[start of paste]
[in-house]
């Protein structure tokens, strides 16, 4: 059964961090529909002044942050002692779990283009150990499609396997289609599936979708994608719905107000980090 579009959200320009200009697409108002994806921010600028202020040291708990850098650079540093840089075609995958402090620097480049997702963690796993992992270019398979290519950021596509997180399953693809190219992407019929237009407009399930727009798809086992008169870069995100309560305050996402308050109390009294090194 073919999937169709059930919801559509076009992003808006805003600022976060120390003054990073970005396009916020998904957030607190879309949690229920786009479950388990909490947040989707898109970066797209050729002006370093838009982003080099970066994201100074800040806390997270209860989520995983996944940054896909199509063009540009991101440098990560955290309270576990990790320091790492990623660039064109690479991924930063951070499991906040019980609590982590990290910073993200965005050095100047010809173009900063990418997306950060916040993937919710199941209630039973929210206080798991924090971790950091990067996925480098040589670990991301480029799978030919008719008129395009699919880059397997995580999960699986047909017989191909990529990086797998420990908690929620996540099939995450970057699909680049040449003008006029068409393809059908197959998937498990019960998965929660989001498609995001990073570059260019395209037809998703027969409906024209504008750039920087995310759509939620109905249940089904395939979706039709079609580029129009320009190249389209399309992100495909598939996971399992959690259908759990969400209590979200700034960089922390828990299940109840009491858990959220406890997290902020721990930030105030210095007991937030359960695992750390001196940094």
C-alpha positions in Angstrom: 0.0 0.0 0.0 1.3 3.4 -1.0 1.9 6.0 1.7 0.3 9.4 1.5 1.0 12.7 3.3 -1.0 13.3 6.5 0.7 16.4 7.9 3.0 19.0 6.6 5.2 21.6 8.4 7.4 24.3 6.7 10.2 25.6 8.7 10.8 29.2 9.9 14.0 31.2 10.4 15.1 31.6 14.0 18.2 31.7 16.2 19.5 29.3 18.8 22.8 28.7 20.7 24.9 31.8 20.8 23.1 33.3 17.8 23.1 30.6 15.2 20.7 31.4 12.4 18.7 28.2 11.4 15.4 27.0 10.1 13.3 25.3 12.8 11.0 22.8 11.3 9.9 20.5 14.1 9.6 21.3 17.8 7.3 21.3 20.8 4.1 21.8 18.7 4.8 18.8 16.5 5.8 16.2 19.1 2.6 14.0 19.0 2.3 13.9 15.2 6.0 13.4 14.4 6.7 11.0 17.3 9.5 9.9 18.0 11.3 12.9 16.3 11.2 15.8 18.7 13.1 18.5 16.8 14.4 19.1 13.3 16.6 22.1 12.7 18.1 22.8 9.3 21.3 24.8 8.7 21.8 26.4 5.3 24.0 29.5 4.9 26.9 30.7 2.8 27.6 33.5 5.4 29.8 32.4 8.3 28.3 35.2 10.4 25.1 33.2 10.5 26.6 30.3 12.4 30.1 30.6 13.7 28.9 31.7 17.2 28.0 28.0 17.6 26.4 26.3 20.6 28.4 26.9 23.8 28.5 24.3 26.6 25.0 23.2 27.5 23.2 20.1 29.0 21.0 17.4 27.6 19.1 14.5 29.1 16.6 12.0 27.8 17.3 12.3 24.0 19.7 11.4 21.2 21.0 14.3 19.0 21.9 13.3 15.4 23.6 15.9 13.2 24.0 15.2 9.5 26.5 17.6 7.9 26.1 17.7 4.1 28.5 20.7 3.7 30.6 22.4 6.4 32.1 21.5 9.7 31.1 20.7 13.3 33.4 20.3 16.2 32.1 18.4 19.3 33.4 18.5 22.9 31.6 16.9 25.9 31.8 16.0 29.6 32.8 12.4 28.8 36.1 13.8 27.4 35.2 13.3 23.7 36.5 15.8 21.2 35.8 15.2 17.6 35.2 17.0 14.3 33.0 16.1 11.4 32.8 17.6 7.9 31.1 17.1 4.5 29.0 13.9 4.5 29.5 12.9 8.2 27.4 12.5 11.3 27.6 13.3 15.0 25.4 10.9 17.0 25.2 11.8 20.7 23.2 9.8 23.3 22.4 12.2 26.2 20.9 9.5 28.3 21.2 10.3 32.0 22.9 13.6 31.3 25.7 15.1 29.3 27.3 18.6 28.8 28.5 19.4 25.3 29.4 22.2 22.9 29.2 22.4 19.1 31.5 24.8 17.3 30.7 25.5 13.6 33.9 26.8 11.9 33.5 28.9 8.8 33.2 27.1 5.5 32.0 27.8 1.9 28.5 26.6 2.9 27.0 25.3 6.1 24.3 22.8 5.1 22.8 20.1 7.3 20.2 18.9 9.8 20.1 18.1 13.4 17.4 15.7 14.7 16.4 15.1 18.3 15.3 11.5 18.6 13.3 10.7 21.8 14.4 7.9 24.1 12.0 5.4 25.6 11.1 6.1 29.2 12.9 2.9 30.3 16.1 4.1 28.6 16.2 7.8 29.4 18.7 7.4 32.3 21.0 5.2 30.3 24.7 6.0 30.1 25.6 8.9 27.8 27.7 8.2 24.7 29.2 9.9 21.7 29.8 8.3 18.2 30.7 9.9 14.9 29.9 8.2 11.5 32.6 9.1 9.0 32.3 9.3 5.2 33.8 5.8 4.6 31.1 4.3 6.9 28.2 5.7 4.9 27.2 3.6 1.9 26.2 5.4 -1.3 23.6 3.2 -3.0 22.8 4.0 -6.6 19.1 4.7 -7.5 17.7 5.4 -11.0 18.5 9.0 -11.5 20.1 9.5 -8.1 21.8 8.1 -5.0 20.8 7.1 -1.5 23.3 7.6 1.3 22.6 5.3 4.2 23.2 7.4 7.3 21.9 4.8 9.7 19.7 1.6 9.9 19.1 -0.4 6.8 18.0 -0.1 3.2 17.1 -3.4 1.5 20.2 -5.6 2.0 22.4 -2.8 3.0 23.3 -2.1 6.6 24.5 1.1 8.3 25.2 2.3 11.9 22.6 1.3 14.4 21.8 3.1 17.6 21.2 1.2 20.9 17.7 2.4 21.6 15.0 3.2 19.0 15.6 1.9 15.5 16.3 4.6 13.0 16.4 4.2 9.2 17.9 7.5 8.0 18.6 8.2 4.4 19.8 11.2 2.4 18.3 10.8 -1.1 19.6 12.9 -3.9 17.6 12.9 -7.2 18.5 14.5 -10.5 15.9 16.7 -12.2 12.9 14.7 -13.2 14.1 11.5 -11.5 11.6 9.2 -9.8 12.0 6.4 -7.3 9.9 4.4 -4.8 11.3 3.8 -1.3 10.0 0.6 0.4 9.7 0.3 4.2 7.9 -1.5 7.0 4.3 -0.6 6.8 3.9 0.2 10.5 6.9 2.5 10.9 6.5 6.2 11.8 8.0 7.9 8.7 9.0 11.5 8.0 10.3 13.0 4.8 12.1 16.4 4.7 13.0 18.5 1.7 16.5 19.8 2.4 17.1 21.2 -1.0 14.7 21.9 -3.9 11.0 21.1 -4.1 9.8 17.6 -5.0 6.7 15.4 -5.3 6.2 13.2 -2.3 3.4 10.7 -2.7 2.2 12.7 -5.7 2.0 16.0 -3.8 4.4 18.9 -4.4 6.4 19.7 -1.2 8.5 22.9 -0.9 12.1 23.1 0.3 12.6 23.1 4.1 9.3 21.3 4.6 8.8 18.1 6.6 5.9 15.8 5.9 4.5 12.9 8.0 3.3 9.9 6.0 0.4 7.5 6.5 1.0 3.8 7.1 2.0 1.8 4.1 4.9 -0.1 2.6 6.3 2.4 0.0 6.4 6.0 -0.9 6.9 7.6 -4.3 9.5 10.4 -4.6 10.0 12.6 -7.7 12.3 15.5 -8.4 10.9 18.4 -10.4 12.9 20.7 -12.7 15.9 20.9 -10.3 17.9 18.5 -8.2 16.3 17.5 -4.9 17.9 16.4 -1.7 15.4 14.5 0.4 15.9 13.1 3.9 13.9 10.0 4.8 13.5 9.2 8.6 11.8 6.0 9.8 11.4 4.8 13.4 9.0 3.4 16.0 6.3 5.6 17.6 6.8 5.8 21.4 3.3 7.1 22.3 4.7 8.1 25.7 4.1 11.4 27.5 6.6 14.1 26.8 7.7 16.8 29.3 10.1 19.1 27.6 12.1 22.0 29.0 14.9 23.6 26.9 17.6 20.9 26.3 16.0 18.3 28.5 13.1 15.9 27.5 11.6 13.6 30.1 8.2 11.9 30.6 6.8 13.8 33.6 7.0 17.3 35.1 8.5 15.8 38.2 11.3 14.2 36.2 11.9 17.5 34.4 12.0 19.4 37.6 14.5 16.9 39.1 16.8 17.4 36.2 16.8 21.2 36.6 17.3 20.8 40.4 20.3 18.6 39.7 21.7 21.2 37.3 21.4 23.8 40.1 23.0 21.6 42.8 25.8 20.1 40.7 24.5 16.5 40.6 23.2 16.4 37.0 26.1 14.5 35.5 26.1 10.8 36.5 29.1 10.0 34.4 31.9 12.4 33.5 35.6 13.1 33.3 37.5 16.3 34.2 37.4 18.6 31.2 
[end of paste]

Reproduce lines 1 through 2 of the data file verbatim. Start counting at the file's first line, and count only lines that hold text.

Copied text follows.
[in-house]
């Protein structure tokens, strides 16, 4: 059964961090529909002044942050002692779990283009150990499609396997289609599936979708994608719905107000980090 579009959200320009200009697409108002994806921010600028202020040291708990850098650079540093840089075609995958402090620097480049997702963690796993992992270019398979290519950021596509997180399953693809190219992407019929237009407009399930727009798809086992008169870069995100309560305050996402308050109390009294090194 073919999937169709059930919801559509076009992003808006805003600022976060120390003054990073970005396009916020998904957030607190879309949690229920786009479950388990909490947040989707898109970066797209050729002006370093838009982003080099970066994201100074800040806390997270209860989520995983996944940054896909199509063009540009991101440098990560955290309270576990990790320091790492990623660039064109690479991924930063951070499991906040019980609590982590990290910073993200965005050095100047010809173009900063990418997306950060916040993937919710199941209630039973929210206080798991924090971790950091990067996925480098040589670990991301480029799978030919008719008129395009699919880059397997995580999960699986047909017989191909990529990086797998420990908690929620996540099939995450970057699909680049040449003008006029068409393809059908197959998937498990019960998965929660989001498609995001990073570059260019395209037809998703027969409906024209504008750039920087995310759509939620109905249940089904395939979706039709079609580029129009320009190249389209399309992100495909598939996971399992959690259908759990969400209590979200700034960089922390828990299940109840009491858990959220406890997290902020721990930030105030210095007991937030359960695992750390001196940094």